I remember the life-and-death confrontation as if it happened yesterday.
An oncologist was trying to deliver painful news to the son of a grievously ill cancer patient.
“Your mother is actively dying,” the physician said. “I’m not sure if there is a benefit to further aggressive treatment.”
The son shot back: “You must! My rabbi left clear instructions for me to make sure we do everything possible at all costs.”
The doctor explained that resuscitating the dying woman would only cause her more suffering and would be medically and ethically inappropriate. The son would not listen. He stood up, face to face with the doctor, and said, “You will resuscitate my mother or I will grab your hands and force you to!”
I recount this story to highlight an all-too-common experience with well-intended clergy members who become involved in medical care, often without fully understanding the implications of their religious or spiritual guidance. This tension was underscored by a fascinating new study in The Journal of the American Medical Association (JAMA). It found that terminally ill patients who frequently turned to their religious communities for spiritual support were more likely to pursue aggressive medical interventions at the end of life regardless of the medical appropriateness of the care. These patients also were more likely to die in an ICU and less likely to receive hospice care.
On the other hand, the study revealed that end-of-life discussions and the provision of spiritual care by medical teams (including doctors, nurses and chaplains) resulted in less aggressive interventions at the end of life, reducing suffering for patients nearing death.
These results warrant discussion. The study’s authors conjecture that support from clergy members in the community can result in such intense treatment because they may not clearly understand biomedical realities. Well-meaning clergy also may hold firm to a belief in miracles, or focus on the sanctity of life, hope and perseverance even as patients endure the most severe suffering.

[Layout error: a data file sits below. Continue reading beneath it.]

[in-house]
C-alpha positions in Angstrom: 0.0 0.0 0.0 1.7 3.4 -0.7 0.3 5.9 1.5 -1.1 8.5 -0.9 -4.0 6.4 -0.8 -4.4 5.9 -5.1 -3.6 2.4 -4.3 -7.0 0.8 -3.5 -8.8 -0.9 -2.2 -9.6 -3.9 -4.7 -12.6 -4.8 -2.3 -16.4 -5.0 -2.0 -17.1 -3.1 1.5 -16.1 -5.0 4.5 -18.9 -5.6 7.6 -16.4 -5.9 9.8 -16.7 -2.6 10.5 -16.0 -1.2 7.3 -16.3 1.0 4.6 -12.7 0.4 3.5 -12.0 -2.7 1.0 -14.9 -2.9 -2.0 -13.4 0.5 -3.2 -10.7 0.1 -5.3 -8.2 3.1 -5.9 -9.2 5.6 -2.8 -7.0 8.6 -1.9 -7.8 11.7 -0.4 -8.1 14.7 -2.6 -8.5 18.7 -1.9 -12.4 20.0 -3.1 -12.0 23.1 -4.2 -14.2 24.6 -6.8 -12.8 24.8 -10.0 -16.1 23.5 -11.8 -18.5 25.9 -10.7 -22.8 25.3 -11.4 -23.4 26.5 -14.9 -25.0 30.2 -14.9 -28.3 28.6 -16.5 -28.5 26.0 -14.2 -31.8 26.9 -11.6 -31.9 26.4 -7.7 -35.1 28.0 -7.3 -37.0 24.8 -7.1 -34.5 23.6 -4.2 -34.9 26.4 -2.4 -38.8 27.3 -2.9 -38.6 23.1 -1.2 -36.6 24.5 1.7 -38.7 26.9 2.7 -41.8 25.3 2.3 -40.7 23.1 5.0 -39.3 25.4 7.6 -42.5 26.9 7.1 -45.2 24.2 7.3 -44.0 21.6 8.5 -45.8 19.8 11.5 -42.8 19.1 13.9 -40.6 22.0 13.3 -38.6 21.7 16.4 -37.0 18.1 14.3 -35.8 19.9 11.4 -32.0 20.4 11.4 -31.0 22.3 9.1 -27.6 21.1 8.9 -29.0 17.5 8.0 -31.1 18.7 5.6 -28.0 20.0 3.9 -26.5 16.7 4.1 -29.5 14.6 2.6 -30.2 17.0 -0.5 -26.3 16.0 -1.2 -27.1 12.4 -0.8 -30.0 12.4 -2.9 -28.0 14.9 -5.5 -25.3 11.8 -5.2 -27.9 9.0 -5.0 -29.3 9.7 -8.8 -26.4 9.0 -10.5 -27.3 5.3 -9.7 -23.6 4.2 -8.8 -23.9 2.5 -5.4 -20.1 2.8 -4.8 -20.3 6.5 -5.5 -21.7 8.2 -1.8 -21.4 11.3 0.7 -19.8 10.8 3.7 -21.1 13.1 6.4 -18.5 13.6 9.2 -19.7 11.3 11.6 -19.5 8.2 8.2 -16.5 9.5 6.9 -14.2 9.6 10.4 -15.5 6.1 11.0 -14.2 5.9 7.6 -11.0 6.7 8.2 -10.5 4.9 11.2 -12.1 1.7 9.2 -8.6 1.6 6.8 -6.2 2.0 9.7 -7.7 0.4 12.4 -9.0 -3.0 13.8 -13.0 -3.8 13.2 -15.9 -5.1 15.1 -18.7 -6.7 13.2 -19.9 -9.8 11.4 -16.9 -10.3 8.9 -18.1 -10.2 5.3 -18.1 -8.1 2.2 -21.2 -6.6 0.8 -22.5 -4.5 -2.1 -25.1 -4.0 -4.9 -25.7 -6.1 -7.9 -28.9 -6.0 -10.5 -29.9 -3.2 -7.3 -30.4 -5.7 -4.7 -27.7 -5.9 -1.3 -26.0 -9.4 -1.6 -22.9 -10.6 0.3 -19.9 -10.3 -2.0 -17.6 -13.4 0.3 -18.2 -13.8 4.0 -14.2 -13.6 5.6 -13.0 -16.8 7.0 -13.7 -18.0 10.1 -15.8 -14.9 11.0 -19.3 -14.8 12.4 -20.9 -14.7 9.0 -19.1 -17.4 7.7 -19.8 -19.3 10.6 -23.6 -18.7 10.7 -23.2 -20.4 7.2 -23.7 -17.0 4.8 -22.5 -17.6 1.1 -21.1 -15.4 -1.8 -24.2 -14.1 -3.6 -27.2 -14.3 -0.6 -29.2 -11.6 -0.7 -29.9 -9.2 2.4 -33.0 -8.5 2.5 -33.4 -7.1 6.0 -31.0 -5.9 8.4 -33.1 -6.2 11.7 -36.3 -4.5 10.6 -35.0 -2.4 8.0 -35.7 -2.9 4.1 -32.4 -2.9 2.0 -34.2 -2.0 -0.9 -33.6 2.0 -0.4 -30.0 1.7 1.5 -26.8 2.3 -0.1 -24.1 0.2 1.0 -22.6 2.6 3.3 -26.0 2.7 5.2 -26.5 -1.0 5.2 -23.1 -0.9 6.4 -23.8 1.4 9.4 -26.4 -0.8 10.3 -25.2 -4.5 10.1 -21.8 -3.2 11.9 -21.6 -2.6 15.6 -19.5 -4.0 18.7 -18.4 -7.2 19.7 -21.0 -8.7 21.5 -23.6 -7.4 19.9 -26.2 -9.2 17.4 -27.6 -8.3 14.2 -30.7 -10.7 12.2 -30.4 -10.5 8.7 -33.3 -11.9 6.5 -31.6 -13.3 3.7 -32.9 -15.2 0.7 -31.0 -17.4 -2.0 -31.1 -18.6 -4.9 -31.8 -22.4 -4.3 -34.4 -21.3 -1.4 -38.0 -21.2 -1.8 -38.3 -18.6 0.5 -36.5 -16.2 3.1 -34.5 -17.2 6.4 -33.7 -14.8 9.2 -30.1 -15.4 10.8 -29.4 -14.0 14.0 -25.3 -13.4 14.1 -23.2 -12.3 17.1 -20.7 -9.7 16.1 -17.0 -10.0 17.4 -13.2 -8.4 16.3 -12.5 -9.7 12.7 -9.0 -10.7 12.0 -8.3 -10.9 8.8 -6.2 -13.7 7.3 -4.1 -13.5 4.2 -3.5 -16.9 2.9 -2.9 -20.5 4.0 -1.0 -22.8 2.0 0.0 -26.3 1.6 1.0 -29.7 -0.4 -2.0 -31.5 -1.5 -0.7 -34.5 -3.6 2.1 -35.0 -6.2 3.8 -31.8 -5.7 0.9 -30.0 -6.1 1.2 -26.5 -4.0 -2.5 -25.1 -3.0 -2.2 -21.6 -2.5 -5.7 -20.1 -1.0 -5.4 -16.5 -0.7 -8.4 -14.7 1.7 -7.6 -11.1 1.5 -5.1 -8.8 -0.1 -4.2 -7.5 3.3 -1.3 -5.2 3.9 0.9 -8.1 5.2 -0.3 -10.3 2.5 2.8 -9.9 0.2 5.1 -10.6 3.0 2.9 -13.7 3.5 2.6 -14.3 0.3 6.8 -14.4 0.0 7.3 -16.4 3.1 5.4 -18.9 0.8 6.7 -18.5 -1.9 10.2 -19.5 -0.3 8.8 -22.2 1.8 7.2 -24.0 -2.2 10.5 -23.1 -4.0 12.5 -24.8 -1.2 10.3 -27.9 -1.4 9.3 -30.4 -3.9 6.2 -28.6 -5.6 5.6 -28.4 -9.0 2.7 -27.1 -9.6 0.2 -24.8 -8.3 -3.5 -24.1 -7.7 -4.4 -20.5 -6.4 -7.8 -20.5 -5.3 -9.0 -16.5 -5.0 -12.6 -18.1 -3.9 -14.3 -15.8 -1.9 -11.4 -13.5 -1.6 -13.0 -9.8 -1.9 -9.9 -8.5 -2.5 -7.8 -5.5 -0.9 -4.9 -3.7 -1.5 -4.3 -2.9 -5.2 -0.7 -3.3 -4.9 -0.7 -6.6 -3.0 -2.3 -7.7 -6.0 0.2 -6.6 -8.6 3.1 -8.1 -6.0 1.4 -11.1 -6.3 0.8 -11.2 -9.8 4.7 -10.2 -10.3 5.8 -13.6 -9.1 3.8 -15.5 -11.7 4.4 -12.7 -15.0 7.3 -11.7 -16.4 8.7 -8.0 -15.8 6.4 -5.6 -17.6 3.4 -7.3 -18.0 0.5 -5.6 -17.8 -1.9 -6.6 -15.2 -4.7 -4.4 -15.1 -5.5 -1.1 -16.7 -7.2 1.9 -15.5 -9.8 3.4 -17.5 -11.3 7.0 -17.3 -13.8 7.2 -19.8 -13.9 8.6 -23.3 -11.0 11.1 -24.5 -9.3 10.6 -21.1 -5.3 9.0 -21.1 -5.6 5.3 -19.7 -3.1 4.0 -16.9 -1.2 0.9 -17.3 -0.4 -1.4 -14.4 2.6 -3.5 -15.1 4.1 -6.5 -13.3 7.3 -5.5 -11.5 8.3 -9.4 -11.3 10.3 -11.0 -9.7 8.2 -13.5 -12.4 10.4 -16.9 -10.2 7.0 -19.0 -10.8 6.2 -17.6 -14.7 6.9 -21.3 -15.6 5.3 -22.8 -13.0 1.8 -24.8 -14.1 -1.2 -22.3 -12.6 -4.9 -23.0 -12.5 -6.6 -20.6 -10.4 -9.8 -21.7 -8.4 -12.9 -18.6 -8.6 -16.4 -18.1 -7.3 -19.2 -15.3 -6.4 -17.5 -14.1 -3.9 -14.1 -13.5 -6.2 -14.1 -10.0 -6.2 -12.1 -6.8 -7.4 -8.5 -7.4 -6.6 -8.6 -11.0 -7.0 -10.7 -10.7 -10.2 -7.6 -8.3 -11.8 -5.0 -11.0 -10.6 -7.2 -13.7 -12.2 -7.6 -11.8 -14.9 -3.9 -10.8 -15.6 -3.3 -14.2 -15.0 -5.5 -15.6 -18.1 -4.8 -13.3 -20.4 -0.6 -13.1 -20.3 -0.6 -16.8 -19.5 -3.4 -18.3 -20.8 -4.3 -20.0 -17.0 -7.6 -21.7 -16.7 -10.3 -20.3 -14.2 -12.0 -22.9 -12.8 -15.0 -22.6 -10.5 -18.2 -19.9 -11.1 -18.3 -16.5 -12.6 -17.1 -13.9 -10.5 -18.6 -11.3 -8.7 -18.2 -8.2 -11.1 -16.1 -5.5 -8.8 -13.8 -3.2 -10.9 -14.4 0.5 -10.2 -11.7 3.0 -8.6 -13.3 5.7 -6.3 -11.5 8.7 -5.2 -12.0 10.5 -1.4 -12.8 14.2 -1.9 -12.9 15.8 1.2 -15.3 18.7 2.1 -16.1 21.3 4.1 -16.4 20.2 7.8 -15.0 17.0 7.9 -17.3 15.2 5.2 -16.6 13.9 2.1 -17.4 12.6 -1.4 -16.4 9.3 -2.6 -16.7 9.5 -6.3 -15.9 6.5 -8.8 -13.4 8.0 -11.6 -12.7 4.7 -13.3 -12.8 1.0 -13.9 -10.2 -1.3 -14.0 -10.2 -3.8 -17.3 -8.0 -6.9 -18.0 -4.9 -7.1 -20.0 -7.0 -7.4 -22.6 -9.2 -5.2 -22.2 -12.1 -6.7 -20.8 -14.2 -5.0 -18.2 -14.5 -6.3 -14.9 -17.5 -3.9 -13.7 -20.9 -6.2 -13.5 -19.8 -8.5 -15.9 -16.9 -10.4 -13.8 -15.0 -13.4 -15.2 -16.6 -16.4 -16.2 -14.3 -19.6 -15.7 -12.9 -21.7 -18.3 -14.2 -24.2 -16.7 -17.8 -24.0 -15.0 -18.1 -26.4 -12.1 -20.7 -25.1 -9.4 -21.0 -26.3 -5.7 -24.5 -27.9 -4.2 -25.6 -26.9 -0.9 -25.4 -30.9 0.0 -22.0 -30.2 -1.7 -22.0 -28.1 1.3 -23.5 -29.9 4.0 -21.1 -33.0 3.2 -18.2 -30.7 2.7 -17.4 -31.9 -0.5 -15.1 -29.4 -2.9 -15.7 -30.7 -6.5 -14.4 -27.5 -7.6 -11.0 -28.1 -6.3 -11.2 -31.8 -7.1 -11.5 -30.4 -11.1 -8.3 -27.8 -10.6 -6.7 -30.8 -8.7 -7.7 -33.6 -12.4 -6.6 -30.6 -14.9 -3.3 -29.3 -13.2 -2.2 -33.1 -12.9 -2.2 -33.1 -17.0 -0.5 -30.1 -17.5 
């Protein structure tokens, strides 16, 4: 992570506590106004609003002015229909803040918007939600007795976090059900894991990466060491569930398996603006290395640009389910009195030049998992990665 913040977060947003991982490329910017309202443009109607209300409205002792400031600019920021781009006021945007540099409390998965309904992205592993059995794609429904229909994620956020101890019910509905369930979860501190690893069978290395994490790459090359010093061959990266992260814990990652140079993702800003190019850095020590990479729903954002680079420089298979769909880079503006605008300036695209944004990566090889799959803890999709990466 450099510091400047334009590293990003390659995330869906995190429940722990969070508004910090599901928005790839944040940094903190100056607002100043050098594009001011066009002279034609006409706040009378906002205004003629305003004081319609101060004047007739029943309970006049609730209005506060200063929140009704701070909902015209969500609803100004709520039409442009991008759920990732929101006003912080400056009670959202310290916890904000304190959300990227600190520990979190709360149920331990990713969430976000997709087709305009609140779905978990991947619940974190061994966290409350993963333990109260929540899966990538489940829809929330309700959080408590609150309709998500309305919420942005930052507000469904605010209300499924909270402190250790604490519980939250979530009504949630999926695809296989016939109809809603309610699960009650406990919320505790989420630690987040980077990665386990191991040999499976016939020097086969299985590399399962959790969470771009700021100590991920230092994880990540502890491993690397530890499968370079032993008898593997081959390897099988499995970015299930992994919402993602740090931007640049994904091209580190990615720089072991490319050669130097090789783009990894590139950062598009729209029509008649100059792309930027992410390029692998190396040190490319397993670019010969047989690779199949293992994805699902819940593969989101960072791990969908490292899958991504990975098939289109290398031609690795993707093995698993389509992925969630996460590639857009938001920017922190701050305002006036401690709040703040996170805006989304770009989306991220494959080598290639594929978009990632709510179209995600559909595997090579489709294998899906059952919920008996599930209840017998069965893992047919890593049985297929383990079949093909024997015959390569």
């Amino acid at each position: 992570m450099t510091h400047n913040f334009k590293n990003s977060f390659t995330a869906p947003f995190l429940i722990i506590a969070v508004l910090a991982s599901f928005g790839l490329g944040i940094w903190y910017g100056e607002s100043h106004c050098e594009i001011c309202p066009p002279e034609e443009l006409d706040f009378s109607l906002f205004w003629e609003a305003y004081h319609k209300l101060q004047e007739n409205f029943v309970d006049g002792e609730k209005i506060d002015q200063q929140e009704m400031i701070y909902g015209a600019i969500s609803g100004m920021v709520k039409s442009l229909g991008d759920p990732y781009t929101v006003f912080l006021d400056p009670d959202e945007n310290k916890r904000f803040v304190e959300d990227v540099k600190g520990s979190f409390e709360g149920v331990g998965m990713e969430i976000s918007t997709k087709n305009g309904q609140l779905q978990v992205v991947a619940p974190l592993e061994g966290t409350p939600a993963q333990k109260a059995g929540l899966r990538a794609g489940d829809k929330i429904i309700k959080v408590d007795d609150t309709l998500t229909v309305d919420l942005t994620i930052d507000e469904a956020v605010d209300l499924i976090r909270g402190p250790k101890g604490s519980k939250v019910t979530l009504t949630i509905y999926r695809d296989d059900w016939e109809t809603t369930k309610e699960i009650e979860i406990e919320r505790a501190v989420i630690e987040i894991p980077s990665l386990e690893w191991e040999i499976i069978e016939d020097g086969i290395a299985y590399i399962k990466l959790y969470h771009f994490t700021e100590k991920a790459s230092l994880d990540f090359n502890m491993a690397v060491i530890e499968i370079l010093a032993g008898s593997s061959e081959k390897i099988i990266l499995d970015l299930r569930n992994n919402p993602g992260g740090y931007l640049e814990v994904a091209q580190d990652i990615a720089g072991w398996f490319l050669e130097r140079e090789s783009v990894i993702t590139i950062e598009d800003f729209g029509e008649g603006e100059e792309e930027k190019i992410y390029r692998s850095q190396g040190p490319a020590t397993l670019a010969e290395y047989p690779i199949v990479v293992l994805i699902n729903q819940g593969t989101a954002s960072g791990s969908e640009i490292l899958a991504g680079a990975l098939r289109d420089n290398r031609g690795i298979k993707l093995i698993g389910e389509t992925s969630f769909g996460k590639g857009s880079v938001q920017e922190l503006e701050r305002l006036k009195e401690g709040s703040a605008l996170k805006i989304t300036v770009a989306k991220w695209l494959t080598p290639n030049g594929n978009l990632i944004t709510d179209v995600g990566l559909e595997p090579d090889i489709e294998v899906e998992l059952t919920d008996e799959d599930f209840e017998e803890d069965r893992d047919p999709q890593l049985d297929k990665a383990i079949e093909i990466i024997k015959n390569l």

Spiritual care providers in hospitals frequently advocate on behalf of the infinite value of the lives of the terminally ill and often defend decisions to pursue treatment that may be called “futile.” Judaism, as I see it, obligates us to do everything possible to prolong life. At the same time, it encourages us — out of respect for the sanctity of human life — not to prolong the dying process for a terminal patient who does not want to suffer. We must keep people alive as long as we can unless it is counterbalanced by extreme pain and suffering, at which point Jewish law permits a compassionate response of allowing (but not causing) the death process to occur with appropriate palliative care. This was the ruling of Rav Moshe Feinstein, widely regarded as a leading 20th century authority on Jewish law. Our challenge is to determine when a patient’s treatment has gone from life prolonging to dying prolonging. These decisions are often further complicated by some distrustful clergy who take an “us versus them” attitude toward medical professionals.
As a rabbi, I appreciate the incredible importance of hope. It gives people the courage to confront challenging circumstances, and can even alter neurochemistry, significantly aiding the healing process. At the same time, as a chaplain working in a hospital, I see how false expectations and excessive irrational optimism can result in unnecessary suffering, self-blame, and leave people unprepared for adversity.
This is not to say that less aggressive intervention is always ideal, but it turns out that medical professionals aren’t simply trying to save time and money when they counsel against aggressive treatment at the end of life. We know from many studies that physicians themselves are more likely to avoid aggressive treatment and “heroic measures” before they die than are members of the public.
People who work in hospitals know that CPR is rarely as effective at saving the lives of critically ill patients as may be portrayed on prime-time television, and that it can often be a very traumatic experience that does more harm than good.
Hospital chaplains are attuned to the complicated medical realities at the end of life and are thus essential partners in the decision-making process for patients who value religious input.
The delicate balancing act between prolonging life and prolonging dying underscores why people should talk to their families and clergy about their medical wishes at the end of life, and put those wishes in writing by completing advance directives or living wills. The JAMA study highlights the absolute necessity for hospital personnel to reach out to community clergy to better collaborate through open and educational dialogue. That’s what we are hoping to facilitate at my hospital, Cedars-Sinai, in the coming year. As we strive to “choose life,” we recognize that, as Ecclesiastes tells us, “There is a time for everything under the heaven: a time to be born, and a time to die.”
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